If someone is a minor, what are the steps to start a non-profit organization?

UPDATED: Jul 25, 2011

Advertiser Disclosure

It’s all about you. We want to help you make the right legal decisions.

We strive to help you make confident insurance and legal decisions. Finding trusted and reliable insurance quotes and legal advice should be easy. This doesn’t influence our content. Our opinions are our own.

UPDATED: Jul 25, 2011Fact Checked

Get Legal Help Today

Compare Quotes From Top Companies and Save

secured lock Secured with SHA-256 Encryption

If someone is a minor, what are the steps to start a non-profit organization?

A minor in CA is interested in starting a nonprofit organization. It will help in education overseas like building libraries, etc. by partnering with local organizations. Is there anyway he can create this organization as a minor. The organization is planing to get 501(c)3 tax exemption, so can his parents (legal guardians) co-sign the legal documents?How did other minors do it? His parents are willing to be liable.

Asked on July 25, 2011 California


FreeAdvice Contributing Attorney / FreeAdvice Contributing Attorney

Answered 11 years ago | Contributor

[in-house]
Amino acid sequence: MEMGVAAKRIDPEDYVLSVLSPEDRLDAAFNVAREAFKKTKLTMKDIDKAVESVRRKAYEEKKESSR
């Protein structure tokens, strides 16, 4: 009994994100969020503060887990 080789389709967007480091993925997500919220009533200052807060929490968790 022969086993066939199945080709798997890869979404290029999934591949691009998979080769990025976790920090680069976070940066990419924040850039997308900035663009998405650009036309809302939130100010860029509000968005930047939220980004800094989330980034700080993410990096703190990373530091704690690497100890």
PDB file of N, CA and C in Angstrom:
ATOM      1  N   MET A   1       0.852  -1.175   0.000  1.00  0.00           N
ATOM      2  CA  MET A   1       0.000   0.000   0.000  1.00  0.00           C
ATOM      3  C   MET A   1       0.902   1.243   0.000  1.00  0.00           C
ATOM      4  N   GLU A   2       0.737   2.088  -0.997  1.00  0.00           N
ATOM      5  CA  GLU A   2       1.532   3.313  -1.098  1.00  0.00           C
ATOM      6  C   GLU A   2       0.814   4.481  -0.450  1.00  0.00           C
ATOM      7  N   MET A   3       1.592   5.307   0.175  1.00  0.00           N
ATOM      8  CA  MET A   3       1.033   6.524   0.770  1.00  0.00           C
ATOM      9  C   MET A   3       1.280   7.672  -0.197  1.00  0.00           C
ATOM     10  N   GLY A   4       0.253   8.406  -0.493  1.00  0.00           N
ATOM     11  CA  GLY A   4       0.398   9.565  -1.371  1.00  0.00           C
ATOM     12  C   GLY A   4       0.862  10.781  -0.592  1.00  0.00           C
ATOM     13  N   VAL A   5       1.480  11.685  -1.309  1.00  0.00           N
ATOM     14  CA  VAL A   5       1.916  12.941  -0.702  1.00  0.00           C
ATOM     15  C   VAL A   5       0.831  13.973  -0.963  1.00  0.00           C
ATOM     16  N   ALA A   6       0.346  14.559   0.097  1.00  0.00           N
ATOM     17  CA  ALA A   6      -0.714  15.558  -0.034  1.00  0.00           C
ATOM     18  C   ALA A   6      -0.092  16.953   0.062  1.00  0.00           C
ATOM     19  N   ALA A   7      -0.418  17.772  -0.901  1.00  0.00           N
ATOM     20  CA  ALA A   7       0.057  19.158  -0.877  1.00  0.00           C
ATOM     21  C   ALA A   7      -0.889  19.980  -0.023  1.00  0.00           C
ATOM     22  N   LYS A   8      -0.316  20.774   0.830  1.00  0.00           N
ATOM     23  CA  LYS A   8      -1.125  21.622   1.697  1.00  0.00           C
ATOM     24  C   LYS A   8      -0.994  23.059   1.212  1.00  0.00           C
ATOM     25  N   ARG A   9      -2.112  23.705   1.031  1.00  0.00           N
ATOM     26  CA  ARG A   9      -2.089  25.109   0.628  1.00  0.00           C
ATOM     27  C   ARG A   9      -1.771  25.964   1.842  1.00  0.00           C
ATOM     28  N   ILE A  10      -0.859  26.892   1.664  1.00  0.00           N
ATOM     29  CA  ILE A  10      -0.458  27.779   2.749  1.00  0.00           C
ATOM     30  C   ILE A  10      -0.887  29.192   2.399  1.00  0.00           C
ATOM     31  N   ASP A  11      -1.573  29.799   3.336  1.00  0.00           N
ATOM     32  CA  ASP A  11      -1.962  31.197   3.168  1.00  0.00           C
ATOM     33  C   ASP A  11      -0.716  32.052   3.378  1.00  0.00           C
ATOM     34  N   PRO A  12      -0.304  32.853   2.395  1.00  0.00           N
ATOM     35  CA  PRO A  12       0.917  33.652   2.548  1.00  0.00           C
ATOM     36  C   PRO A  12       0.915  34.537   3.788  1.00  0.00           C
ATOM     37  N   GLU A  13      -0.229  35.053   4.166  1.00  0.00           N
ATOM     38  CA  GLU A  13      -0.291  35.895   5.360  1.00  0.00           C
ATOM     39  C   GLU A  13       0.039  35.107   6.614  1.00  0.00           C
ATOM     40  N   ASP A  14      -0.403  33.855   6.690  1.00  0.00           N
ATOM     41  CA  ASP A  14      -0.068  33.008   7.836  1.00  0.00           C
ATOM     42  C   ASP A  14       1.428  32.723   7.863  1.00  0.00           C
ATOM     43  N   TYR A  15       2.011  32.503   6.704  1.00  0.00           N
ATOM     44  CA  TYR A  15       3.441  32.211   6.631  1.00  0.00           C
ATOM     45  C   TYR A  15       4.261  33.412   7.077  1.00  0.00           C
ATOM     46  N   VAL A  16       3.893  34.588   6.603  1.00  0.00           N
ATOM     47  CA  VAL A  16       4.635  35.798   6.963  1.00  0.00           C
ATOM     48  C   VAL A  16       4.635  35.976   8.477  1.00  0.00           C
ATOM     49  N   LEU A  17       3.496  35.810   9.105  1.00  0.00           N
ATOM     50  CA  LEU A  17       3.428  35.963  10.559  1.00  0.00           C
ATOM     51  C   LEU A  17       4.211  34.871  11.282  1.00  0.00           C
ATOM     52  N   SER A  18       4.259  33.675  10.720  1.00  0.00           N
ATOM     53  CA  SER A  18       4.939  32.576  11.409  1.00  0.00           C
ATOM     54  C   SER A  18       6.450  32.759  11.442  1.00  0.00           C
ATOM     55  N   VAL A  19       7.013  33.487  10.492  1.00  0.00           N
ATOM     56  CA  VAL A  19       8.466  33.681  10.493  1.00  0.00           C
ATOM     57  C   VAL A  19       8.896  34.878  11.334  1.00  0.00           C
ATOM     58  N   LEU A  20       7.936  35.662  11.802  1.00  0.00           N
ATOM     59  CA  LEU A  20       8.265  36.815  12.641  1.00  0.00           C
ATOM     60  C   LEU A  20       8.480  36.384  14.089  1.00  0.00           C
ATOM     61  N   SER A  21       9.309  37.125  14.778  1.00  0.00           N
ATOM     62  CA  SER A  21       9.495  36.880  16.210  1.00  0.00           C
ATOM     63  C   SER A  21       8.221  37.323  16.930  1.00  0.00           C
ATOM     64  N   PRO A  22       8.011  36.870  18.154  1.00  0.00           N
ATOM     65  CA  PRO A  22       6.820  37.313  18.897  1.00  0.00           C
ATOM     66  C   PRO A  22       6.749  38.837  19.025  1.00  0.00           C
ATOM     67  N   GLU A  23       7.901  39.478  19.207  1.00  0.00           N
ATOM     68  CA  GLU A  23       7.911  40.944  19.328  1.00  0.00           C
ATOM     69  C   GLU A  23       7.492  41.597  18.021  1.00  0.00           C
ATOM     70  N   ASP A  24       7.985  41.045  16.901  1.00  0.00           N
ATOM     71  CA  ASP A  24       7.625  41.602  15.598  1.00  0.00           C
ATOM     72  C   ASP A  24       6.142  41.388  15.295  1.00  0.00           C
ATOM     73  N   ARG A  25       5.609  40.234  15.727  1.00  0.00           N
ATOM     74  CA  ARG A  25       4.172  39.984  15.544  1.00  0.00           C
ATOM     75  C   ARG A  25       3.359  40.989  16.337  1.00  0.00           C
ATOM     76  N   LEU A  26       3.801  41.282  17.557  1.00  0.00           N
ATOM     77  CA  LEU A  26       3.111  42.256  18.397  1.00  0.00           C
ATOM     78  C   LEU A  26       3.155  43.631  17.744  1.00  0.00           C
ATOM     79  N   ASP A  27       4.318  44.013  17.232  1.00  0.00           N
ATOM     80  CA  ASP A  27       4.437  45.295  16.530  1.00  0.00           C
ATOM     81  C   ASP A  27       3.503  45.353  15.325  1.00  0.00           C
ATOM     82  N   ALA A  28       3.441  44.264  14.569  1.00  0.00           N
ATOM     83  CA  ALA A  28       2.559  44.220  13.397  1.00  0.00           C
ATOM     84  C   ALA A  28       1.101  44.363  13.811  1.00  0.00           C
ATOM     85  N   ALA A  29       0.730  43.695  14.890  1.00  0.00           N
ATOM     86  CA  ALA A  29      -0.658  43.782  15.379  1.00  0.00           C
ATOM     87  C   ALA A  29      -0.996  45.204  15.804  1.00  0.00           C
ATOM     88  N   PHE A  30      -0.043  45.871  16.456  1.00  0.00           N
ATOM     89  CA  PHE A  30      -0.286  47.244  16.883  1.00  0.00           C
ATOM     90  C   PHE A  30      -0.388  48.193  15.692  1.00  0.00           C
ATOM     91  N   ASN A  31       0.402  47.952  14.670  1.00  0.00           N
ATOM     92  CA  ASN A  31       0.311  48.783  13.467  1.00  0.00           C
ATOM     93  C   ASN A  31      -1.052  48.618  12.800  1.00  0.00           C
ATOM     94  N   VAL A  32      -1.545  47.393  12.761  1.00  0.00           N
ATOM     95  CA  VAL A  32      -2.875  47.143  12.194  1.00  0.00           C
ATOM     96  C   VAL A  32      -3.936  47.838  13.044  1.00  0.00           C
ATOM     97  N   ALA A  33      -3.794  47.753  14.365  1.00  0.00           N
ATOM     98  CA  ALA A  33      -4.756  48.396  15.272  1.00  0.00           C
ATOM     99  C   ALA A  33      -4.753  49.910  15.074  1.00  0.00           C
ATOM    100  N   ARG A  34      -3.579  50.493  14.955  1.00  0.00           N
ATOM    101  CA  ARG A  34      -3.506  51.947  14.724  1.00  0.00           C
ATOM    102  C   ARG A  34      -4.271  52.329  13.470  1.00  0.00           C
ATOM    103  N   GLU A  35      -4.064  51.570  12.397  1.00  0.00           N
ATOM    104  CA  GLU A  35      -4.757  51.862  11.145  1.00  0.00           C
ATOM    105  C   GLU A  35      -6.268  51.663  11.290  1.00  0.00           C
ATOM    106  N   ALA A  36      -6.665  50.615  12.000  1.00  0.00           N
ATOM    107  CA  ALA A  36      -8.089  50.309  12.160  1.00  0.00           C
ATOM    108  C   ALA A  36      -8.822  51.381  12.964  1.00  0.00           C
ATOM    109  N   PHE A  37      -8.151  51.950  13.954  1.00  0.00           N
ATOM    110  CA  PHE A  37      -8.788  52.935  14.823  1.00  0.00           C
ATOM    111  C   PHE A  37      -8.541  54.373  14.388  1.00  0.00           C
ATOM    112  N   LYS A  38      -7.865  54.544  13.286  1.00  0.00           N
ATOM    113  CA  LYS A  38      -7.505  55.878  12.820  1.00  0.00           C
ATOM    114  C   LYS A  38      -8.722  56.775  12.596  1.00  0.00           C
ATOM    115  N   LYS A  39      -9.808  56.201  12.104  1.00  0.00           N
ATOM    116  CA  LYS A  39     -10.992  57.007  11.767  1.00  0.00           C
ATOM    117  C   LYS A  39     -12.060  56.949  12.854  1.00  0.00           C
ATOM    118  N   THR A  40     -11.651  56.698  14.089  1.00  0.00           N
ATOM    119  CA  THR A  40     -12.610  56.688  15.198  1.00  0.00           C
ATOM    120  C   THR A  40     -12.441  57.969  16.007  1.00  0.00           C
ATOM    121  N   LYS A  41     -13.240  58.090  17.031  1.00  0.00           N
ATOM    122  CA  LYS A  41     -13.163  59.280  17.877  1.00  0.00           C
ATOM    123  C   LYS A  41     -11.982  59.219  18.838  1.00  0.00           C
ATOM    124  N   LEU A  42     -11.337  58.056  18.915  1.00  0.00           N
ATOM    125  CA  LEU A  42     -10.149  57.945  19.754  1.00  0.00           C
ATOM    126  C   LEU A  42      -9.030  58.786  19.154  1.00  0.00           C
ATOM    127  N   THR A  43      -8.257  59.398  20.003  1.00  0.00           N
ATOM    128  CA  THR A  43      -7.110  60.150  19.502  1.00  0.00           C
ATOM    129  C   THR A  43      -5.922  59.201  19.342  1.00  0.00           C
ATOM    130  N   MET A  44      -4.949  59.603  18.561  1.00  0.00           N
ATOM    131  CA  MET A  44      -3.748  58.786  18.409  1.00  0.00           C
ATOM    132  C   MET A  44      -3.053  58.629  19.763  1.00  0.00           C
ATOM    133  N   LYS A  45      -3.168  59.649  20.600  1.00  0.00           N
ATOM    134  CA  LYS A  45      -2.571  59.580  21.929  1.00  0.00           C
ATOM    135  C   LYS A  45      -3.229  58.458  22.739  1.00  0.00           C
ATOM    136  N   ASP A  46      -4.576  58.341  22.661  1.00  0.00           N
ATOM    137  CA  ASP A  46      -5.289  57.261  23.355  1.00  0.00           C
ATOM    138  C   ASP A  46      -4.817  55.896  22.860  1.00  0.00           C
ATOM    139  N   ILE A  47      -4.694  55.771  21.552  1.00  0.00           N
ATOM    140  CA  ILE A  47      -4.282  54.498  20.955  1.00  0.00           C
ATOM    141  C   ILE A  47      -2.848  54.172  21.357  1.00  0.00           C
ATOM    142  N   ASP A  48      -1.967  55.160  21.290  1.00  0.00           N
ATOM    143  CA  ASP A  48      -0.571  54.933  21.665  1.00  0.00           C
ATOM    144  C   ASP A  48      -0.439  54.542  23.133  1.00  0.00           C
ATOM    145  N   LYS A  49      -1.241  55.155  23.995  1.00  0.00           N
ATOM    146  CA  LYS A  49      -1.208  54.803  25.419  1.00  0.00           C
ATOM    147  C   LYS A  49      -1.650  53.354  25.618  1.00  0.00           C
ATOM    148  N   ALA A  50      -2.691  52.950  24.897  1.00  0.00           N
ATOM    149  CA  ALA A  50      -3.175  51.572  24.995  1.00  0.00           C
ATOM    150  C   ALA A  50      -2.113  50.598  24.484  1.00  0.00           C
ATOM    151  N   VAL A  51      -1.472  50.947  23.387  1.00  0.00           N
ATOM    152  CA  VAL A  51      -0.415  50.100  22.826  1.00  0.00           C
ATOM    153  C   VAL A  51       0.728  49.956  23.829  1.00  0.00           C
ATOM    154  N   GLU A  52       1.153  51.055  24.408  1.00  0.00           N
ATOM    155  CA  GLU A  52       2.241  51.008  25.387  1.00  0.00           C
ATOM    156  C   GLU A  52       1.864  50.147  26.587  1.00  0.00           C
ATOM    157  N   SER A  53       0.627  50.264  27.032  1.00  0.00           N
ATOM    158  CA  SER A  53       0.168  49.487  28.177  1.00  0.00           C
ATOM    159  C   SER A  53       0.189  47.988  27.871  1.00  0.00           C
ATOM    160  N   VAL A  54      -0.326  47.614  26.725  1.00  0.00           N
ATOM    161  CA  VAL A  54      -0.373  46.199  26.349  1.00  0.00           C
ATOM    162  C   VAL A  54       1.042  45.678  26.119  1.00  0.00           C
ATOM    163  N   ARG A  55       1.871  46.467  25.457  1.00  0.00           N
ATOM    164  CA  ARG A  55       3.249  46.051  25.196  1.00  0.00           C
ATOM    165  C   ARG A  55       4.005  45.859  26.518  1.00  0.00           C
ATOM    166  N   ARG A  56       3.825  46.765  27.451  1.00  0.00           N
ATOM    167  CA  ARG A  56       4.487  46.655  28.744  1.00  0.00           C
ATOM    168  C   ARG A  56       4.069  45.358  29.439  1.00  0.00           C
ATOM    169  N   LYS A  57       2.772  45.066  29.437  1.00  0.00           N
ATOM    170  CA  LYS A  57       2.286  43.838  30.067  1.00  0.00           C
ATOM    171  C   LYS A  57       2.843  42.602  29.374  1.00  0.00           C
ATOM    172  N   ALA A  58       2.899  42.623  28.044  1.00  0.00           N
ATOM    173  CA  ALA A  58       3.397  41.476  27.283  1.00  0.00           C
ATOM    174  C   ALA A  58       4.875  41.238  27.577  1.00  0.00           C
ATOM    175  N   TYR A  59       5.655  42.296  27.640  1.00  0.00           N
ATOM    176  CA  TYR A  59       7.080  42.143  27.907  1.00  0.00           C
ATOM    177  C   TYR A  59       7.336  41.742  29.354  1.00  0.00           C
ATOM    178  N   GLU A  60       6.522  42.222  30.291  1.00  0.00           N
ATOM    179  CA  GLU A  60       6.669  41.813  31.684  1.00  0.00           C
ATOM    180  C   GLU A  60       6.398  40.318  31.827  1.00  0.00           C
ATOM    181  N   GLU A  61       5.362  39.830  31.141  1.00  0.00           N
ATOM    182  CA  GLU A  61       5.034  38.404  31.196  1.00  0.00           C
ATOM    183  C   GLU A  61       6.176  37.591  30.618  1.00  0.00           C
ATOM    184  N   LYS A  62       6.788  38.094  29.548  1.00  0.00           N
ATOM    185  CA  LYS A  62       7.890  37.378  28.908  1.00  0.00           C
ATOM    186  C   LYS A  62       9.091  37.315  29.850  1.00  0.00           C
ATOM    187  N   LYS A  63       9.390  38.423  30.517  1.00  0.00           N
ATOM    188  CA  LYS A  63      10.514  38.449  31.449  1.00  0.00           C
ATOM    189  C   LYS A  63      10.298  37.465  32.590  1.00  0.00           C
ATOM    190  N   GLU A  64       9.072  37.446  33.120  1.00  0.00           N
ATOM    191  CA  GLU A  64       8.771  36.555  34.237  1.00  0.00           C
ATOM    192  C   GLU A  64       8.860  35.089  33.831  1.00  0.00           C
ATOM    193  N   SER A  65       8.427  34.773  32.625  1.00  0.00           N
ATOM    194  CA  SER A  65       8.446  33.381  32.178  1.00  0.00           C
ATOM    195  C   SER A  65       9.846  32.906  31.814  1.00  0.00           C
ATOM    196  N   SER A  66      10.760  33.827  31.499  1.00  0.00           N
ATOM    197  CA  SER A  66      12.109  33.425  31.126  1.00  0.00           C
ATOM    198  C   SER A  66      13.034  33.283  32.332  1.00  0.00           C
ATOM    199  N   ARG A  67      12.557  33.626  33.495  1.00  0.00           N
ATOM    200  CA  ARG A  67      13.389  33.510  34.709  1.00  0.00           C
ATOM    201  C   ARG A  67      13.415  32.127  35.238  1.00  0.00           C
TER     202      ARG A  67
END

The minor child who desires to start a non-profit organization needs to have his or her legal guardians (usually parents) create the non-profit on the child's behalf at this stage. The parents/guardians would be responsible for the non-profit until the minor reaches 18 years of age which is the age of majority in California.

In California, contracts entered into by minors are voidable by the minor at the minor's election. Most documents required to create a corporation or a limited liability company in this State require signatures by an adult.

I am not aware of many situations where a minor child in California has ever started on his or her own, without the assistance of an adult a non-profit organization.


IMPORTANT NOTICE: The Answer(s) provided above are for general information only. The attorney providing the answer was not serving as the attorney for the person submitting the question or in any attorney-client relationship with such person. Laws may vary from state to state, and sometimes change. Tiny variations in the facts, or a fact not set forth in a question, often can change a legal outcome or an attorney's conclusion. Although AttorneyPages.com has verified the attorney was admitted to practice law in at least one jurisdiction, he or she may not be authorized to practice law in the jurisdiction referred to in the question, nor is he or she necessarily experienced in the area of the law involved. Unlike the information in the Answer(s) above, upon which you should NOT rely, for personal advice you can rely upon we suggest you retain an attorney to represent you.

Get Legal Help Today

Find the right lawyer for your legal issue.

secured lock Secured with SHA-256 Encryption